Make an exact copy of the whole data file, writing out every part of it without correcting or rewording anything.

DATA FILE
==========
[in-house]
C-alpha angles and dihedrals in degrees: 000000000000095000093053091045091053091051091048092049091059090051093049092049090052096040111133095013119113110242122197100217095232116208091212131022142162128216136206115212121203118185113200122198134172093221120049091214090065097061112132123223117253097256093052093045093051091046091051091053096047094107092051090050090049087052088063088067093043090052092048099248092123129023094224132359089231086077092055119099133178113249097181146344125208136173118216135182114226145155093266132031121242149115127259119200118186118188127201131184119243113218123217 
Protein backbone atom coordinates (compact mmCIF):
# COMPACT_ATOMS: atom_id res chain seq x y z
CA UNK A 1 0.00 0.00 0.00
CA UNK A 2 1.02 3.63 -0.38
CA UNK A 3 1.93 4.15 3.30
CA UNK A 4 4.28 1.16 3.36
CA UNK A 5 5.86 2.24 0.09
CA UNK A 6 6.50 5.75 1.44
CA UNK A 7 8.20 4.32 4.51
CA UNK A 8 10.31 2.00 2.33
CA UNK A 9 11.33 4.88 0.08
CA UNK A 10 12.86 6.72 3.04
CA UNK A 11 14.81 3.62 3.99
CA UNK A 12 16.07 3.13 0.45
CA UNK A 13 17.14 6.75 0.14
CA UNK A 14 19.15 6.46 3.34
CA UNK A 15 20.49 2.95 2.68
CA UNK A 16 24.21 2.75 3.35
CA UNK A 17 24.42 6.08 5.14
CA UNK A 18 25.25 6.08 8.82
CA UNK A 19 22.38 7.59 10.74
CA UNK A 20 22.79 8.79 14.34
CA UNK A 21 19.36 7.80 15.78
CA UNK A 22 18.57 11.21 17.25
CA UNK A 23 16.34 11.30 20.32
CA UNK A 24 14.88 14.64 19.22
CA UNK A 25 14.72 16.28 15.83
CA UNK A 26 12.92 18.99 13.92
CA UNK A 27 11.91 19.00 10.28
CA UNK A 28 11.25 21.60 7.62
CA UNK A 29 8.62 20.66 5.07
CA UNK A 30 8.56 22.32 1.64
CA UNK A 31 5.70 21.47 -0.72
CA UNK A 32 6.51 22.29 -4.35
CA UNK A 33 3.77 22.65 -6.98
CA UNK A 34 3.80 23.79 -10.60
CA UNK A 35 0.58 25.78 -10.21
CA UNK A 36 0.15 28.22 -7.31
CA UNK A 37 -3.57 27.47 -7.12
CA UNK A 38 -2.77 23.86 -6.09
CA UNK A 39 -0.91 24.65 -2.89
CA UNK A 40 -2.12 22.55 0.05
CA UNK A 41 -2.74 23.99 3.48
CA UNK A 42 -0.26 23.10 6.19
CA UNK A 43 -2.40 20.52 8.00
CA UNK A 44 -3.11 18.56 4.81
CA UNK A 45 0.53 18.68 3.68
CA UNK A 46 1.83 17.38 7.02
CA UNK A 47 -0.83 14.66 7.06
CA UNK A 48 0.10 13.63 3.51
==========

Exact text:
[in-house]
C-alpha angles and dihedrals in degrees: 000000000000095000093053091045091053091051091048092049091059090051093049092049090052096040111133095013119113110242122197100217095232116208091212131022142162128216136206115212121203118185113200122198134172093221120049091214090065097061112132123223117253097256093052093045093051091046091051091053096047094107092051090050090049087052088063088067093043090052092048099248092123129023094224132359089231086077092055119099133178113249097181146344125208136173118216135182114226145155093266132031121242149115127259119200118186118188127201131184119243113218123217 
Protein backbone atom coordinates (compact mmCIF):
# COMPACT_ATOMS: atom_id res chain seq x y z
CA UNK A 1 0.00 0.00 0.00
CA UNK A 2 1.02 3.63 -0.38
CA UNK A 3 1.93 4.15 3.30
CA UNK A 4 4.28 1.16 3.36
CA UNK A 5 5.86 2.24 0.09
CA UNK A 6 6.50 5.75 1.44
CA UNK A 7 8.20 4.32 4.51
CA UNK A 8 10.31 2.00 2.33
CA UNK A 9 11.33 4.88 0.08
CA UNK A 10 12.86 6.72 3.04
CA UNK A 11 14.81 3.62 3.99
CA UNK A 12 16.07 3.13 0.45
CA UNK A 13 17.14 6.75 0.14
CA UNK A 14 19.15 6.46 3.34
CA UNK A 15 20.49 2.95 2.68
CA UNK A 16 24.21 2.75 3.35
CA UNK A 17 24.42 6.08 5.14
CA UNK A 18 25.25 6.08 8.82
CA UNK A 19 22.38 7.59 10.74
CA UNK A 20 22.79 8.79 14.34
CA UNK A 21 19.36 7.80 15.78
CA UNK A 22 18.57 11.21 17.25
CA UNK A 23 16.34 11.30 20.32
CA UNK A 24 14.88 14.64 19.22
CA UNK A 25 14.72 16.28 15.83
CA UNK A 26 12.92 18.99 13.92
CA UNK A 27 11.91 19.00 10.28
CA UNK A 28 11.25 21.60 7.62
CA UNK A 29 8.62 20.66 5.07
CA UNK A 30 8.56 22.32 1.64
CA UNK A 31 5.70 21.47 -0.72
CA UNK A 32 6.51 22.29 -4.35
CA UNK A 33 3.77 22.65 -6.98
CA UNK A 34 3.80 23.79 -10.60
CA UNK A 35 0.58 25.78 -10.21
CA UNK A 36 0.15 28.22 -7.31
CA UNK A 37 -3.57 27.47 -7.12
CA UNK A 38 -2.77 23.86 -6.09
CA UNK A 39 -0.91 24.65 -2.89
CA UNK A 40 -2.12 22.55 0.05
CA UNK A 41 -2.74 23.99 3.48
CA UNK A 42 -0.26 23.10 6.19
CA UNK A 43 -2.40 20.52 8.00
CA UNK A 44 -3.11 18.56 4.81
CA UNK A 45 0.53 18.68 3.68
CA UNK A 46 1.83 17.38 7.02
CA UNK A 47 -0.83 14.66 7.06
CA UNK A 48 0.10 13.63 3.51